It's taken a bit of community pressure from the Bike Union, business and residents associations as well as pressure from above with Chair of Public Works and Infrastructure (PWIC), Councillor Minnan-Wong as a born-again cyclist. Things are looking up for the separated bike lanes aka cycle tracks when they go to PWIC in June. The proposal has support from the left as well as the right. Even though PWIC is packed with some suburban councillors, I'm guessing they are unlikely to try to oppose the Chair's pet project. PWIC member and environmentalist Councillor Perks has mostly sided with Vaughan and opposed this particular plan. PWIC member Councillor Layton has made some noises of supporting it in some form.
In City Council as a whole, more councillors are lining up to support the separated bike lanes. Some are more reticent than others in going against the strong-willed Adam Vaughan, in whose ward some of the proposed bike lanes will be placed. Councillors on the left and middle, McConnell, Mihevc, Lee and deBaeremaker are now supportive of the proposal. Councillors Wong-Tam supports it in principle. Even right-leaning Palacio supports the proposal. It looks more likely that it will pass the Public Works committee and hopefully City Council.
It's understandable that the left-leaning councillors are hesitant to ally with Minnan-Wong over Vaughan (who has more or less opposed most the separated bike lane proposal particularly since it would not work with his current ideas of what should happen with John Street and Richmond). Minnan-Wong has only in the last year presented some positive plans for cycling. Mr. Ford, it seems, has still not come out to express his full support for the separated bike lane proposal, instead claiming he'll support it if it doesn't "impede traffic" (just like crosswalks and traffic lights impede traffic?). All the same, it behooves the progressive councillors to fully get behind this community-supported proposal and start thinking ahead, finding more connections for separated bike lanes.
Progressive councillors should support it because it is the most ambitious proposal that can likely happen in this political climate and because it will provide some real benefits to the many people who would like to bike but are afraid of riding right in traffic.
The progressive, pro-cycling councillors that could step forward to form a coalition supporting forward-thinking proposals like Minnan-Wong's. A good first step is Councillor Layton's announcement that he will create his own cycling advisory committee if the official one is closed down by Rob Ford.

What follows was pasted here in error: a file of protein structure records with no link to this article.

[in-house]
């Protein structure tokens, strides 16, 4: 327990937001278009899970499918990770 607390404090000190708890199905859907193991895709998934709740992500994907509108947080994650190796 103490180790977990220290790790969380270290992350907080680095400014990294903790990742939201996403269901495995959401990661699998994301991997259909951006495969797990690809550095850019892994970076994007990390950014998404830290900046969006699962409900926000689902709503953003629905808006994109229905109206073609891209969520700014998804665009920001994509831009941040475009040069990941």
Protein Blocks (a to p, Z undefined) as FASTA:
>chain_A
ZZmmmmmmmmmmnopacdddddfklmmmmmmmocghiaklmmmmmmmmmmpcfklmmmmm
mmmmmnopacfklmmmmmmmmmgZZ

If the separated bike lane proposal is approved, there are a number of practical, politically-palatable improvements that this coalition could support (the list was forwarded to me by a reader):
- The extension of Jarvis Street lanes south to the new bicycle lanes on Richmond. (Councillors McConnell and Wong Tam)
- The extension of the Richmond lanes east to the Eastern Avenue lanes and the separation of the Eastern Avenue lanes in ward 30. (Councillor Fletcher)
- Installation of separated lanes on Bay Street from Front Street West to Queens Quay. (Bike lanes on Bay to Union Station have been approved but have been held up by one ice cream truck vendor.) (Councillor McConnell)
- Installation of separated bicycle lanes from the Queens Quay and Bay to the Toronto Island Ferry Terminal. (The ferry terminal is 200 feet south of Queens Quay and is only accessible by pedestrian sidewalk or by a driveway for motor vehicles east of the Westin) (Councillor McConnell)
- The following Railpath resolutions:
i. City Staff report how and when to extend the Railpath south as far as is practically possible with a strategy for completion of the southerly extension of the Railpath to Union Station or Front Street in this term of Council .
ii. Metrolinx and the Province of Ontario be requested by City Council to include as part of the Rail link project, the acquisition of the necessary additional lands to extend the Railpath north from its current terminus to Weston and Pearson airport so there is a separated bicycle road connecting Pearson Airport in Mississauga with the City of Toronto. (Councillors Perks, Bailao, Vaughan and other councillors on the rail corridor all the way to Pearson)
- Installation of separated bike lanes on:
a. Blue Jays Way/Peter Street from Queen Street West to Bremner Boulevard, including adding Soho Street and a contra flow lane on Phoebe Street;
b. Bremner Boulevard from Simcoe Street to Bathurst Street; and
c. Dan Leckie Way/Portland Street from Queens Quay to Queen Street West, including the pedestrian/bike bridge over the Union Station Rail corridor. (Councillor Vaughan)
Additionally, there are lots of other small useful proposals bubbling up from the Bike Union's local ward groups so this list is certainly not comprehensive. An example is Strachan Avenue in my ward, 19, where a number of simple, feasible improvements can be made to make cycling safer. (And, of course, there is also the continuing struggle to get bike lanes on Bloor which activists will inevitably keep pushing, but unluckily, councillors on the left and right are unlikely to touch the hot potato of Bloor right now. Hope springs eternal.)
And speaking of hope, in this video of 1960s and 1970s Netherlands you can see that cycling wasn't always so favoured. Cycling rates were at their lowest point as the automobile was catered too. Many politicians figured that cyclists would lay down their bikes and buy cars. Even in the Netherlands people had to struggle to get respected: